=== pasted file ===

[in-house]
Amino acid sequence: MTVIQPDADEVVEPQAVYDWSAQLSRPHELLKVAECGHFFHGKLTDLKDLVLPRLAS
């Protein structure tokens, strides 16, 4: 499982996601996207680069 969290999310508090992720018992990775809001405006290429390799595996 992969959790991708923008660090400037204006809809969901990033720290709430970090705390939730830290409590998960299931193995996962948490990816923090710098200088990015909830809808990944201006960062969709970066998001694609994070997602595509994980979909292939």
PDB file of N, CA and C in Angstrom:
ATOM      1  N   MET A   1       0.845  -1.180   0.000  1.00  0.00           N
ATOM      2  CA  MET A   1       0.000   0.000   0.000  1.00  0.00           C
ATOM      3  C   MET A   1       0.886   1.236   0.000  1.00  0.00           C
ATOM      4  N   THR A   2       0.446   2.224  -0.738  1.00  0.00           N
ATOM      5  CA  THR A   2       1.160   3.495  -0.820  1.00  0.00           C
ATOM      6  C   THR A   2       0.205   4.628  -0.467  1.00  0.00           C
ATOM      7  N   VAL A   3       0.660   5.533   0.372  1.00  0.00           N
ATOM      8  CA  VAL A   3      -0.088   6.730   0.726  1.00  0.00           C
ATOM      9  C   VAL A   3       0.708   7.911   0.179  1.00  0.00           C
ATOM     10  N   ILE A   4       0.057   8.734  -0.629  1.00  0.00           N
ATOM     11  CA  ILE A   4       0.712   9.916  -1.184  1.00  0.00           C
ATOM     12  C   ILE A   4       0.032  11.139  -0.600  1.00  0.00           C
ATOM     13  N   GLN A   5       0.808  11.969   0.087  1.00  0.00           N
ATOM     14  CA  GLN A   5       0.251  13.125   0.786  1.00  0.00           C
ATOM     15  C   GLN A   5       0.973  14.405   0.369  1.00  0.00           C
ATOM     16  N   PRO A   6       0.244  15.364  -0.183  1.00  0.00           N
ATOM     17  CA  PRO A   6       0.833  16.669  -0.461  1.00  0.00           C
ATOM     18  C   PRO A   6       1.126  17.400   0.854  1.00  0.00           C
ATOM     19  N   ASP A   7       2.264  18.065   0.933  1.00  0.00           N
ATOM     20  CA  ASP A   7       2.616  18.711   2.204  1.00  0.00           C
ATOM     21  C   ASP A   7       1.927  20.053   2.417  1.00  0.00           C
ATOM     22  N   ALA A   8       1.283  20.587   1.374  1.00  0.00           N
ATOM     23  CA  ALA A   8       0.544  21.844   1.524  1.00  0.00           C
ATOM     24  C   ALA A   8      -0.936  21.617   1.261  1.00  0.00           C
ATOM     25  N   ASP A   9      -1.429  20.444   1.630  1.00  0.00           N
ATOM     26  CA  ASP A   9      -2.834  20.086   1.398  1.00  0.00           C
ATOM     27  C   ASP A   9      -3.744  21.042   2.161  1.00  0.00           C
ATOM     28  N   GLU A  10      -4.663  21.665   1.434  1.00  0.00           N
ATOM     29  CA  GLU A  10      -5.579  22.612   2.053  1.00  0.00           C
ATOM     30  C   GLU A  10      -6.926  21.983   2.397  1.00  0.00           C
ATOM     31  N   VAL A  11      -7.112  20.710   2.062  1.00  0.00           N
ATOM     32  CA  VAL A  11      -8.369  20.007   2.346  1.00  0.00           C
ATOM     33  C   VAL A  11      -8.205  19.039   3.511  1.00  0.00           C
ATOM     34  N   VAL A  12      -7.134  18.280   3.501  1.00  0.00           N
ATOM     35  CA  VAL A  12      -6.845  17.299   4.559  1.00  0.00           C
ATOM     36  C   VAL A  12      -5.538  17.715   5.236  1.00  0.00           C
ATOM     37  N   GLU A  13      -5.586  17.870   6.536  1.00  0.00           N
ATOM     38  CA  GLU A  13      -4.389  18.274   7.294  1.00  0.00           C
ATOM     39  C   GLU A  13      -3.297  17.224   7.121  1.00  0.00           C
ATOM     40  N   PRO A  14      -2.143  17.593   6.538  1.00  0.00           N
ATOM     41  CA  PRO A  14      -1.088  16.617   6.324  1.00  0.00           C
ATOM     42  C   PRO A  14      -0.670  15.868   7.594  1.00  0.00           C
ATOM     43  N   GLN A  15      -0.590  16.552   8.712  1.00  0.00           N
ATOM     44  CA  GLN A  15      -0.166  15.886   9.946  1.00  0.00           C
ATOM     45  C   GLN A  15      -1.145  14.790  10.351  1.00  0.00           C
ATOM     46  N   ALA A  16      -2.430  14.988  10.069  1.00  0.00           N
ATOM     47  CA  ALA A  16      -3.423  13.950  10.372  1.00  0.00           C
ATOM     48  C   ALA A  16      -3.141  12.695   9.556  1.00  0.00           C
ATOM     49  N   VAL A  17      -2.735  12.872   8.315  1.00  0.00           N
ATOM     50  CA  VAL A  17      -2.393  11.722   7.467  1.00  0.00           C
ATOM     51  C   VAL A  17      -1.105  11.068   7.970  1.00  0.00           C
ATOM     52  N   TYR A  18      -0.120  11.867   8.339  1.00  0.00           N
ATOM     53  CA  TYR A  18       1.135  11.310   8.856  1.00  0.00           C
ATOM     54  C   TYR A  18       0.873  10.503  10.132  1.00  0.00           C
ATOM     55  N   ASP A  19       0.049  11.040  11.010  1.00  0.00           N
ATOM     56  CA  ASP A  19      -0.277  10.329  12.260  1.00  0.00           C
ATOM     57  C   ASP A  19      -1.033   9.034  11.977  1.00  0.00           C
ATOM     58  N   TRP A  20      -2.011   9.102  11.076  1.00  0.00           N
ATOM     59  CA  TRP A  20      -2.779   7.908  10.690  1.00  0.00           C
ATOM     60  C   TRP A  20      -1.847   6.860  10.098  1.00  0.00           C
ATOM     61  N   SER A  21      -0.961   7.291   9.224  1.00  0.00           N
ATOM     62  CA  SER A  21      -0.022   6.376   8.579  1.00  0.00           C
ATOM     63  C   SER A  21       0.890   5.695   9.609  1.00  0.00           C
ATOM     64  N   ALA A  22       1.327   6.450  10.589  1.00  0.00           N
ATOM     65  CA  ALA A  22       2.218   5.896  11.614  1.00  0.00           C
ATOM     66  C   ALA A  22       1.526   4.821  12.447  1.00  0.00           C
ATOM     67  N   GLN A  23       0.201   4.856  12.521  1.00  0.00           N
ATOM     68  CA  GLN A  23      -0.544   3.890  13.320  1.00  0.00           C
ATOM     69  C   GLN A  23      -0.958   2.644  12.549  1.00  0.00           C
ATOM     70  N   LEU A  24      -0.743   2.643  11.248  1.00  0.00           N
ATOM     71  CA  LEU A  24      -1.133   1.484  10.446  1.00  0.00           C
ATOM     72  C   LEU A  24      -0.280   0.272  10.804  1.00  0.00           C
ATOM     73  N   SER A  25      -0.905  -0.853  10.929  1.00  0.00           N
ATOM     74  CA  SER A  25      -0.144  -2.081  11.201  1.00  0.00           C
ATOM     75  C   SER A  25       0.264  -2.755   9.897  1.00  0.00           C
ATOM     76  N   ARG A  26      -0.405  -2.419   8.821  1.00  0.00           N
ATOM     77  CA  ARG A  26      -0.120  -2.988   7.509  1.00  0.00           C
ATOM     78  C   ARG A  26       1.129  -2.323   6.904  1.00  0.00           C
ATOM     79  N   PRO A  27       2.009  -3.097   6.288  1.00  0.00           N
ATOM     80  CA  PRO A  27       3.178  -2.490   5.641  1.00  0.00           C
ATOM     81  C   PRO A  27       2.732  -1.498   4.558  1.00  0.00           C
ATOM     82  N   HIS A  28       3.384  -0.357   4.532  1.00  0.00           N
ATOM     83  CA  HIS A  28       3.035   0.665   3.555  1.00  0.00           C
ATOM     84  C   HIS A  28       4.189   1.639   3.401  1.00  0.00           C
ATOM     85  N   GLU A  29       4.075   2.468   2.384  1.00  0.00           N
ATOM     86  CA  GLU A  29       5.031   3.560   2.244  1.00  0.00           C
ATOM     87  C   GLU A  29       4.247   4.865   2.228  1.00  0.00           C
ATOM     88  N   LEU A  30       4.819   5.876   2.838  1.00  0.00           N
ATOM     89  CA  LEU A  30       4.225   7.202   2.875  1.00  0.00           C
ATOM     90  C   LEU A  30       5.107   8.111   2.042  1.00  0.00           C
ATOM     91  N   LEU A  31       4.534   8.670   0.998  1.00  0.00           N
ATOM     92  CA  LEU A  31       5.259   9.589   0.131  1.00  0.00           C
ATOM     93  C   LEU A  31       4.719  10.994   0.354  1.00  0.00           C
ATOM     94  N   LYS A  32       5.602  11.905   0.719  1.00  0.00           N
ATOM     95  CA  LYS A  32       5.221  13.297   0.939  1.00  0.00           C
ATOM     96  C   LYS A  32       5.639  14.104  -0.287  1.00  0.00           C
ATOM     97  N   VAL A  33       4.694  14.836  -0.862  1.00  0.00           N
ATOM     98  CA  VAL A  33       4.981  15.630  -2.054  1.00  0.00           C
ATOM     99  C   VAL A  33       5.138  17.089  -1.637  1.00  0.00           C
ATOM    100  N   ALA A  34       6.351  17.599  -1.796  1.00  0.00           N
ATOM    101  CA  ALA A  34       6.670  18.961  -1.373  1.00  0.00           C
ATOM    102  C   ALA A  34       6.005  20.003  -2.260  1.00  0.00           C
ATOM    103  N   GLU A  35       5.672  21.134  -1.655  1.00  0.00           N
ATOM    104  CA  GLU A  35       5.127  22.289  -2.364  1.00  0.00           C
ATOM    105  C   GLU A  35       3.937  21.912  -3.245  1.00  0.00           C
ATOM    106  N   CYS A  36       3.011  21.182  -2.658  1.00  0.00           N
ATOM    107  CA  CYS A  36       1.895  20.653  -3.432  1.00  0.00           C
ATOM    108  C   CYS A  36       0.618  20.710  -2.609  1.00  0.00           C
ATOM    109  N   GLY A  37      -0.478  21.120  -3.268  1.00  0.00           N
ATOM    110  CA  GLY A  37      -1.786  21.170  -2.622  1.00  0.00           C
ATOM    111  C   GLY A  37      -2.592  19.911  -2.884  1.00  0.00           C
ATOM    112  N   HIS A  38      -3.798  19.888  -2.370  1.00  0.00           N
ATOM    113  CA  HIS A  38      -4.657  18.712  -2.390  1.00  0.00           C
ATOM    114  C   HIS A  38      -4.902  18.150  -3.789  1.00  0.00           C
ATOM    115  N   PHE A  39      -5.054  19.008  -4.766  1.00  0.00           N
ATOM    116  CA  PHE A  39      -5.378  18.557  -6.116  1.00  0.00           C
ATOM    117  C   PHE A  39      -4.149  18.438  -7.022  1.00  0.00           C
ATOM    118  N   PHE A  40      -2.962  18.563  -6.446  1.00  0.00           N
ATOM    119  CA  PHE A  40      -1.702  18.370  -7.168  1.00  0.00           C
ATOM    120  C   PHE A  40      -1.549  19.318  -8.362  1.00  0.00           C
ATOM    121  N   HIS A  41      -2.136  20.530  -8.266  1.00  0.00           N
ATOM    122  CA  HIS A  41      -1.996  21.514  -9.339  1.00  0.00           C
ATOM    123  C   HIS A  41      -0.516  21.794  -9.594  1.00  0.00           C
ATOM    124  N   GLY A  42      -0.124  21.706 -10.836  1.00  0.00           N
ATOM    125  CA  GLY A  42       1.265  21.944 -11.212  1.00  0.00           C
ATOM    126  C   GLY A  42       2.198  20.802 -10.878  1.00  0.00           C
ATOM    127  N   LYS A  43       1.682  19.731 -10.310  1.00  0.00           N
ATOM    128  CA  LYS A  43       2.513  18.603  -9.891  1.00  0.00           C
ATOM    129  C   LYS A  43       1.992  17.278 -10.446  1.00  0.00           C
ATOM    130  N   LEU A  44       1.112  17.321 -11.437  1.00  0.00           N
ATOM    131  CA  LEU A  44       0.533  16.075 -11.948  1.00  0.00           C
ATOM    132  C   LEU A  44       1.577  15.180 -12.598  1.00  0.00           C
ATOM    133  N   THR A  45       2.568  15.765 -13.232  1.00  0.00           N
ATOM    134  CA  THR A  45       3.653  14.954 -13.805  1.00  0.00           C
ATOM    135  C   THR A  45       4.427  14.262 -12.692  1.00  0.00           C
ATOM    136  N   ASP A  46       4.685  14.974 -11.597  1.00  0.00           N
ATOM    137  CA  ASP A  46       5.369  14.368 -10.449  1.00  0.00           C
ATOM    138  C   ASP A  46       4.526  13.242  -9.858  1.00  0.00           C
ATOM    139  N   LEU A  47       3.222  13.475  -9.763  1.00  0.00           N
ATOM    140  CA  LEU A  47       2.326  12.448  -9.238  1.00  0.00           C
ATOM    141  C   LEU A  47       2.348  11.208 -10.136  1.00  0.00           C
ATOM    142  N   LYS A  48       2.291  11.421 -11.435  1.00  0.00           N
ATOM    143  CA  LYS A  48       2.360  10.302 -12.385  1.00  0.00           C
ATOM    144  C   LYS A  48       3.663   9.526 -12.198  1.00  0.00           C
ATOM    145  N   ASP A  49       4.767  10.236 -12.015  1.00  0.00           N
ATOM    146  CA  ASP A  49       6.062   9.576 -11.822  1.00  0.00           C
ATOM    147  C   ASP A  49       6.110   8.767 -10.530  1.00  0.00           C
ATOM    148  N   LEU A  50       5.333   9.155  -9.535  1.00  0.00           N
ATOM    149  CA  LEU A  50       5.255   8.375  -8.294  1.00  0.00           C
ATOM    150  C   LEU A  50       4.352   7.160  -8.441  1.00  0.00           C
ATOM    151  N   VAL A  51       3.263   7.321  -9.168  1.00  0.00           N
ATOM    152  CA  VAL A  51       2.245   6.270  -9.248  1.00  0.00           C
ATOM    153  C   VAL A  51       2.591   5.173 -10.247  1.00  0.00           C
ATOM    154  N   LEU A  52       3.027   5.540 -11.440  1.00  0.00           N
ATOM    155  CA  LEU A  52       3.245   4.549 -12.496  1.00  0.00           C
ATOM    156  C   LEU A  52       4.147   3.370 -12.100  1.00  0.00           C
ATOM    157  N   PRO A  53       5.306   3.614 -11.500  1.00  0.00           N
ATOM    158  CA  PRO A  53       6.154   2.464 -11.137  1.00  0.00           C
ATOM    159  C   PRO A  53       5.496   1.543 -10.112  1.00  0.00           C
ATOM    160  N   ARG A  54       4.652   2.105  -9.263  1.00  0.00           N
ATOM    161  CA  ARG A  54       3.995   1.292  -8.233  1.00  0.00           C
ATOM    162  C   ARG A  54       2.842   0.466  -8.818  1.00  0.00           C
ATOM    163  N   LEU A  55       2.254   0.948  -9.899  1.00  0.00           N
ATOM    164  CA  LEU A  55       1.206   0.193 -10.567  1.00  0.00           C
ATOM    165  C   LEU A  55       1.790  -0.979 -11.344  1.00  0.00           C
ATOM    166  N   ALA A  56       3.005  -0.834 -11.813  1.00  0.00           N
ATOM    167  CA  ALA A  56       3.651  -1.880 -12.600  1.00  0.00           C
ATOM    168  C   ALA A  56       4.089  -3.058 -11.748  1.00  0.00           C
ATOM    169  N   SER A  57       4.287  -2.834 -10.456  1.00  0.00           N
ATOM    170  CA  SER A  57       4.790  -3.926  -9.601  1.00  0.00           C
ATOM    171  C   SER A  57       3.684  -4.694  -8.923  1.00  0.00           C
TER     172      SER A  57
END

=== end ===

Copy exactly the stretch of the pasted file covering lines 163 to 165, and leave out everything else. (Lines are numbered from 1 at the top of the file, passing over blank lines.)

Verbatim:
ATOM    159  C   PRO A  53       5.496   1.543 -10.112  1.00  0.00           C
ATOM    160  N   ARG A  54       4.652   2.105  -9.263  1.00  0.00           N
ATOM    161  CA  ARG A  54       3.995   1.292  -8.233  1.00  0.00           C